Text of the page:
This blog has been on something of a Mack Sennett kick of late . . . . there have been posts about the recently released Mack Sennett's Fun Factory, by Brent E. Walker, and the 2009 release The Fun Factory: The Keystone Film Company and the Emergence of Mass Culture, by Rob King. Each are very different books, and each is worth checking out.
Another book we want to call your attention to is The Keystone Krowd, by Stuart Oderman. It was released by BearManor Media in late 2007 / early 2008. The book's subtitle is "Mack, Mabel, the Kops and the Girls (1908-1915)."
It is an informal, anecdotal, and personal history of the greatest comedy studio of the silent film era. What makes it special is that Oderman knew a few of the individuals and accompanied some of films of which he writes. The publisher describes this book as "a document of the twilight years of many of Sennett's innovators, who were still able to recall their early days when filmmaking was in its infancy. Come read their last opportunity to leave their impressions of themselves and their times from a golden era."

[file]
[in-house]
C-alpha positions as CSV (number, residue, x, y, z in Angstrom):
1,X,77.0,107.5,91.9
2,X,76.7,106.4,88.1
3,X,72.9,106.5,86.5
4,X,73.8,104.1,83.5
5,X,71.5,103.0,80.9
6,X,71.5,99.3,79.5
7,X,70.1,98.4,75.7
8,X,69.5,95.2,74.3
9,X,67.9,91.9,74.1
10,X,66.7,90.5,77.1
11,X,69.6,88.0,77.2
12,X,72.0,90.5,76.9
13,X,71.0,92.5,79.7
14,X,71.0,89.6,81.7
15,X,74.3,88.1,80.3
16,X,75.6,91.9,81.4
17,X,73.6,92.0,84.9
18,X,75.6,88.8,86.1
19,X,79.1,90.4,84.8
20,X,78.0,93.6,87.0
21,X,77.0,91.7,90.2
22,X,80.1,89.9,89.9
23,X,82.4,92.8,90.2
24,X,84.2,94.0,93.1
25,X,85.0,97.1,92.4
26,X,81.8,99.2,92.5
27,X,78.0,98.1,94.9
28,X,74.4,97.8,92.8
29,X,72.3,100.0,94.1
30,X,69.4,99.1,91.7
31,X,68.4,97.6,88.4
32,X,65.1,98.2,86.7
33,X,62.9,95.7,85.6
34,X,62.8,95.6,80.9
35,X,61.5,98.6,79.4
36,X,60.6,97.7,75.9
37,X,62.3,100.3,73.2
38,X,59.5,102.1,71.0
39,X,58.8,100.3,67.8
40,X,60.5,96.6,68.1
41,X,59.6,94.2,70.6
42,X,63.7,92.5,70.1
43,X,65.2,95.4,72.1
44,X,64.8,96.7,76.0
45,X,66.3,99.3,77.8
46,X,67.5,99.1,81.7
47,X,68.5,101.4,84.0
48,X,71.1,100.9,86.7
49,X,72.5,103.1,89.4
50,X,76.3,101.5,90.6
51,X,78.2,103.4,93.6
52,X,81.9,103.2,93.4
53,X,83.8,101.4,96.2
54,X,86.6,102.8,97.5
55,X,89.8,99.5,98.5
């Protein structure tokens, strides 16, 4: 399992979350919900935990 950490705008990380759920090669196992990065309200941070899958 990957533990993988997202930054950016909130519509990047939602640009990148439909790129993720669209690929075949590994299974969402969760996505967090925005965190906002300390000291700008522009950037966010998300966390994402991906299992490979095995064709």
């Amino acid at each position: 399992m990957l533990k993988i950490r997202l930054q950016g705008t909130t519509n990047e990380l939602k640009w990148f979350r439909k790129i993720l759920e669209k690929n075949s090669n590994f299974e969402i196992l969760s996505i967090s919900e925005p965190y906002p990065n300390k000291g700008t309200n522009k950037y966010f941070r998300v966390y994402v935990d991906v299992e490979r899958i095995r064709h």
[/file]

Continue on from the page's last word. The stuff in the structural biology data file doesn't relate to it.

Oderman, of course, is best known as a pianist and silent film accompanist. His career as a musician has lasted more than 50 years, many of which have been spent as the silent film accompanist at the Museum of Modern Art in New York. He is also the author of a handful of other books about early film including Roscoe "Fatty" Arbuckle: A Biography Of The Silent Film Comedian, 1887-1933. That title was released by McFarland in softcover in 2005, and is partly based on Oderman's friendship with Minta Durfee, Arbuckle's first wife